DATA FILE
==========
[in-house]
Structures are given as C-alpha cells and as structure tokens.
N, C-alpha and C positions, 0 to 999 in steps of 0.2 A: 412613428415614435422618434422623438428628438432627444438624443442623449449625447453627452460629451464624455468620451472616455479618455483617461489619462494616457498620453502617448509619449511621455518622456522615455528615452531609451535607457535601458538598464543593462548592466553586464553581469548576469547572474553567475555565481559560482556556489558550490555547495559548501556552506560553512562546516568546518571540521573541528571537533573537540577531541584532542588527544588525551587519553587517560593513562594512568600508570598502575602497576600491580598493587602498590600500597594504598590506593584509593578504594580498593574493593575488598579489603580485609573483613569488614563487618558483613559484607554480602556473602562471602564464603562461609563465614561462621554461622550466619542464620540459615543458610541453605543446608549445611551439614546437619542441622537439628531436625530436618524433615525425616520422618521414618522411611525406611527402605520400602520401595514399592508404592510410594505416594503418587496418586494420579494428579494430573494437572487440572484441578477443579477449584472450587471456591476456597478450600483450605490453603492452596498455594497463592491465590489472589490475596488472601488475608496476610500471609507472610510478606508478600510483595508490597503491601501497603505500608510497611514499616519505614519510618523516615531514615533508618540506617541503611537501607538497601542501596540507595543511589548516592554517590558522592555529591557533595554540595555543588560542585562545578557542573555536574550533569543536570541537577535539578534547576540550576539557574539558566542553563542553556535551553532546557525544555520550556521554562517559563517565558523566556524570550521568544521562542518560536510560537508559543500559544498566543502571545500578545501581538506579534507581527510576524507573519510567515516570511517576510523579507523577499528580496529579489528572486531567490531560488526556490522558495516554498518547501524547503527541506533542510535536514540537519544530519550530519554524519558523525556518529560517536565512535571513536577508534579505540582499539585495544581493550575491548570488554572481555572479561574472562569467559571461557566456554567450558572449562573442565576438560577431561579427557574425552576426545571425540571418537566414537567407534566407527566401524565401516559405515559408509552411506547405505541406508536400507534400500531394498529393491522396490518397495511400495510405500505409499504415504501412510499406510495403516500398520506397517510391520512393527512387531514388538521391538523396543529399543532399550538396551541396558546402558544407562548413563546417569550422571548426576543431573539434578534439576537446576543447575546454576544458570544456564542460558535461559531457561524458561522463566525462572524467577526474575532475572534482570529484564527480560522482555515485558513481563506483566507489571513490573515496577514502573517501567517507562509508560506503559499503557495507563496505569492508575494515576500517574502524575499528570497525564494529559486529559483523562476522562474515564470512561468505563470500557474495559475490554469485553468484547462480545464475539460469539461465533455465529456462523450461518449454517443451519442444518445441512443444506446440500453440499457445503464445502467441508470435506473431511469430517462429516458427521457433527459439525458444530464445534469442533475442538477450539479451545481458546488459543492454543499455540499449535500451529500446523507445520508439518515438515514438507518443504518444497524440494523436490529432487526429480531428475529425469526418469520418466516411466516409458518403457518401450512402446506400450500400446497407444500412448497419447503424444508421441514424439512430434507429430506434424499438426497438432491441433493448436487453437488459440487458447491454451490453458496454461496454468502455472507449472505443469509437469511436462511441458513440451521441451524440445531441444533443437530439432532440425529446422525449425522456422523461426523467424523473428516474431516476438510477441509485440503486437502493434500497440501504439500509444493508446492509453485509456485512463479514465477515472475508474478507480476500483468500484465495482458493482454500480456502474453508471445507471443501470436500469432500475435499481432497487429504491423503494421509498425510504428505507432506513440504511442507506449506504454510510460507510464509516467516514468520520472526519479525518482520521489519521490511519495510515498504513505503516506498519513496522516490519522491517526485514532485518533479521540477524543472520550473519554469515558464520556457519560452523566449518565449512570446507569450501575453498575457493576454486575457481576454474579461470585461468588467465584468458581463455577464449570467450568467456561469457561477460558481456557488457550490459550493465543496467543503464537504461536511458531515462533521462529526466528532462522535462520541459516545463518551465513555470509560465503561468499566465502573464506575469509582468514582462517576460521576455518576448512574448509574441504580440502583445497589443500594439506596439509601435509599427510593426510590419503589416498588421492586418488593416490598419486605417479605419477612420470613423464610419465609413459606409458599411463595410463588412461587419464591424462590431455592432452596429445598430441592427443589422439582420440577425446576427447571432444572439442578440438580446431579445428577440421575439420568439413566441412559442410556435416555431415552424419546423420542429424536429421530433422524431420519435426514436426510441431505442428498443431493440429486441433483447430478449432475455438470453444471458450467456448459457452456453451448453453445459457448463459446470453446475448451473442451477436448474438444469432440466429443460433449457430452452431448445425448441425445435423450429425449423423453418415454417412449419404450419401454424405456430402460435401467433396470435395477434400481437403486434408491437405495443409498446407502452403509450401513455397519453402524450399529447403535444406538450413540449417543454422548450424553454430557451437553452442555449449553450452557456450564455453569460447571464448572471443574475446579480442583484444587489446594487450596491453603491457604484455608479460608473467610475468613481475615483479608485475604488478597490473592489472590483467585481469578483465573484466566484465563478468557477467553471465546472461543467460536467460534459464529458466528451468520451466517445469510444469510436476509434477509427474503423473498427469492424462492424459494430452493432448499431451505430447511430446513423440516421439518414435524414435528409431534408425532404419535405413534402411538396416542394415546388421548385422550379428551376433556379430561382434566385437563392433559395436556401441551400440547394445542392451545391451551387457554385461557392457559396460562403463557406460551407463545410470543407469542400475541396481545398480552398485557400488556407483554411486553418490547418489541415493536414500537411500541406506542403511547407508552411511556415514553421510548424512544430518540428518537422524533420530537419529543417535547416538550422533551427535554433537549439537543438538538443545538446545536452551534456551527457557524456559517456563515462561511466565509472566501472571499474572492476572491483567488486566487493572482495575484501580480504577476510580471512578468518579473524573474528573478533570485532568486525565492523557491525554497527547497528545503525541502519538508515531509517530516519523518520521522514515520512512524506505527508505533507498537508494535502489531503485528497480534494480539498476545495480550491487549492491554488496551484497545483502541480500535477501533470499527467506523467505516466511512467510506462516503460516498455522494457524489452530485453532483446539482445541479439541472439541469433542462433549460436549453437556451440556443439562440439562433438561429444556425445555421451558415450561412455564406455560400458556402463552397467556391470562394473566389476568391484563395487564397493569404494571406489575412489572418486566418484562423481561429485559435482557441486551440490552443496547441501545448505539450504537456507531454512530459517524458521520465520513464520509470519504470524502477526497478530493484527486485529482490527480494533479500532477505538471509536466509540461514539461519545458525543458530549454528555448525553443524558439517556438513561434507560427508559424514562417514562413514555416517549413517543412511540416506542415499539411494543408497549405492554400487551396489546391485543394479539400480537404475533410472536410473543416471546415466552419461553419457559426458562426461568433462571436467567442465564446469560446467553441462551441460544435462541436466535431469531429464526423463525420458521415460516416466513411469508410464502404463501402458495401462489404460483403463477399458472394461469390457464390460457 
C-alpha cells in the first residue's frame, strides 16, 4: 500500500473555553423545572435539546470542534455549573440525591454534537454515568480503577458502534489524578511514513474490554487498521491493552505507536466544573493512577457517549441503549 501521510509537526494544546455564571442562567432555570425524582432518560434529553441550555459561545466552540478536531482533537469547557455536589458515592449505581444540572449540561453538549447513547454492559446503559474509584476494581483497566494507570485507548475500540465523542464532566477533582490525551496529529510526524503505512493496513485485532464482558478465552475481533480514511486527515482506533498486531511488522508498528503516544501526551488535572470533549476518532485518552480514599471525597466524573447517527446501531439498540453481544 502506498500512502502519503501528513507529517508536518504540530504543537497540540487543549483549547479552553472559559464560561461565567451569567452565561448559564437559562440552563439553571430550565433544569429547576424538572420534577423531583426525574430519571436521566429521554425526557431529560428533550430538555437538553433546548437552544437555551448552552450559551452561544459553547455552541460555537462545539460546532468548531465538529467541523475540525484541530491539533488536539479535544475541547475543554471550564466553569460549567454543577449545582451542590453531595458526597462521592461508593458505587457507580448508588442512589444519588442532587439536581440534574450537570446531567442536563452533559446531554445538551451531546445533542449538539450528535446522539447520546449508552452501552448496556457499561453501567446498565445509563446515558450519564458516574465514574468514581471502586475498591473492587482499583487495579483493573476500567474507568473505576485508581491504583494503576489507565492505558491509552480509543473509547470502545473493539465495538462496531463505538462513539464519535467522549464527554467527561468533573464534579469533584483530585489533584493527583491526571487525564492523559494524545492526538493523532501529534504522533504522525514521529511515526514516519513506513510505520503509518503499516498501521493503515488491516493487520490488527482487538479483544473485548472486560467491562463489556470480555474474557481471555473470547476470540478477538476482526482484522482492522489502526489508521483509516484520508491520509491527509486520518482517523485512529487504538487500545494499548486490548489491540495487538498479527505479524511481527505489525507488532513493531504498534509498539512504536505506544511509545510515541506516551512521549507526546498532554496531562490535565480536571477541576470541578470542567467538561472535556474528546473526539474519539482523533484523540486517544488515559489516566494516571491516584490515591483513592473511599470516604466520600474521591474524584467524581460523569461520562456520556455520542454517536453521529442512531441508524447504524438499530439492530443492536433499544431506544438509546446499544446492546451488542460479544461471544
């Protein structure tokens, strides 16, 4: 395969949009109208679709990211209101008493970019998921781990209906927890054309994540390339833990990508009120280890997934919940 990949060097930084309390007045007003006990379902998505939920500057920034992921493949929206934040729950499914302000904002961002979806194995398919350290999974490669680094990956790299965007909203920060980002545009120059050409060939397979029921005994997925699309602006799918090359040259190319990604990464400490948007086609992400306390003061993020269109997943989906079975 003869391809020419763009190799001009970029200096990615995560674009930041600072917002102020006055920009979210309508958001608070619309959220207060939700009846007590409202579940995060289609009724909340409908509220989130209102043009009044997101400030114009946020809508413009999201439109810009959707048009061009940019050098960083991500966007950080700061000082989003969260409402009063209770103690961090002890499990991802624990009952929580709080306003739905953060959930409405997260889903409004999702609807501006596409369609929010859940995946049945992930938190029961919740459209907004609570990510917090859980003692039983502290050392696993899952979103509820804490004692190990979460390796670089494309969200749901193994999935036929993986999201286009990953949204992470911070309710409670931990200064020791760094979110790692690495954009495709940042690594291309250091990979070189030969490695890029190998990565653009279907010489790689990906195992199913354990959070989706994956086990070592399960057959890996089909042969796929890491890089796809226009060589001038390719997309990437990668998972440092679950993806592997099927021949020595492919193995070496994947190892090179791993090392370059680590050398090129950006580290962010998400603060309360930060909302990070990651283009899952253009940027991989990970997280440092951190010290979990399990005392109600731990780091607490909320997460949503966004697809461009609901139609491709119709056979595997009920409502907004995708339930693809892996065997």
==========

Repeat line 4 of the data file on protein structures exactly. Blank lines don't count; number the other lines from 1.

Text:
C-alpha cells in the first residue's frame, strides 16, 4: 500500500473555553423545572435539546470542534455549573440525591454534537454515568480503577458502534489524578511514513474490554487498521491493552505507536466544573493512577457517549441503549 501521510509537526494544546455564571442562567432555570425524582432518560434529553441550555459561545466552540478536531482533537469547557455536589458515592449505581444540572449540561453538549447513547454492559446503559474509584476494581483497566494507570485507548475500540465523542464532566477533582490525551496529529510526524503505512493496513485485532464482558478465552475481533480514511486527515482506533498486531511488522508498528503516544501526551488535572470533549476518532485518552480514599471525597466524573447517527446501531439498540453481544 502506498500512502502519503501528513507529517508536518504540530504543537497540540487543549483549547479552553472559559464560561461565567451569567452565561448559564437559562440552563439553571430550565433544569429547576424538572420534577423531583426525574430519571436521566429521554425526557431529560428533550430538555437538553433546548437552544437555551448552552450559551452561544459553547455552541460555537462545539460546532468548531465538529467541523475540525484541530491539533488536539479535544475541547475543554471550564466553569460549567454543577449545582451542590453531595458526597462521592461508593458505587457507580448508588442512589444519588442532587439536581440534574450537570446531567442536563452533559446531554445538551451531546445533542449538539450528535446522539447520546449508552452501552448496556457499561453501567446498565445509563446515558450519564458516574465514574468514581471502586475498591473492587482499583487495579483493573476500567474507568473505576485508581491504583494503576489507565492505558491509552480509543473509547470502545473493539465495538462496531463505538462513539464519535467522549464527554467527561468533573464534579469533584483530585489533584493527583491526571487525564492523559494524545492526538493523532501529534504522533504522525514521529511515526514516519513506513510505520503509518503499516498501521493503515488491516493487520490488527482487538479483544473485548472486560467491562463489556470480555474474557481471555473470547476470540478477538476482526482484522482492522489502526489508521483509516484520508491520509491527509486520518482517523485512529487504538487500545494499548486490548489491540495487538498479527505479524511481527505489525507488532513493531504498534509498539512504536505506544511509545510515541506516551512521549507526546498532554496531562490535565480536571477541576470541578470542567467538561472535556474528546473526539474519539482523533484523540486517544488515559489516566494516571491516584490515591483513592473511599470516604466520600474521591474524584467524581460523569461520562456520556455520542454517536453521529442512531441508524447504524438499530439492530443492536433499544431506544438509546446499544446492546451488542460479544461471544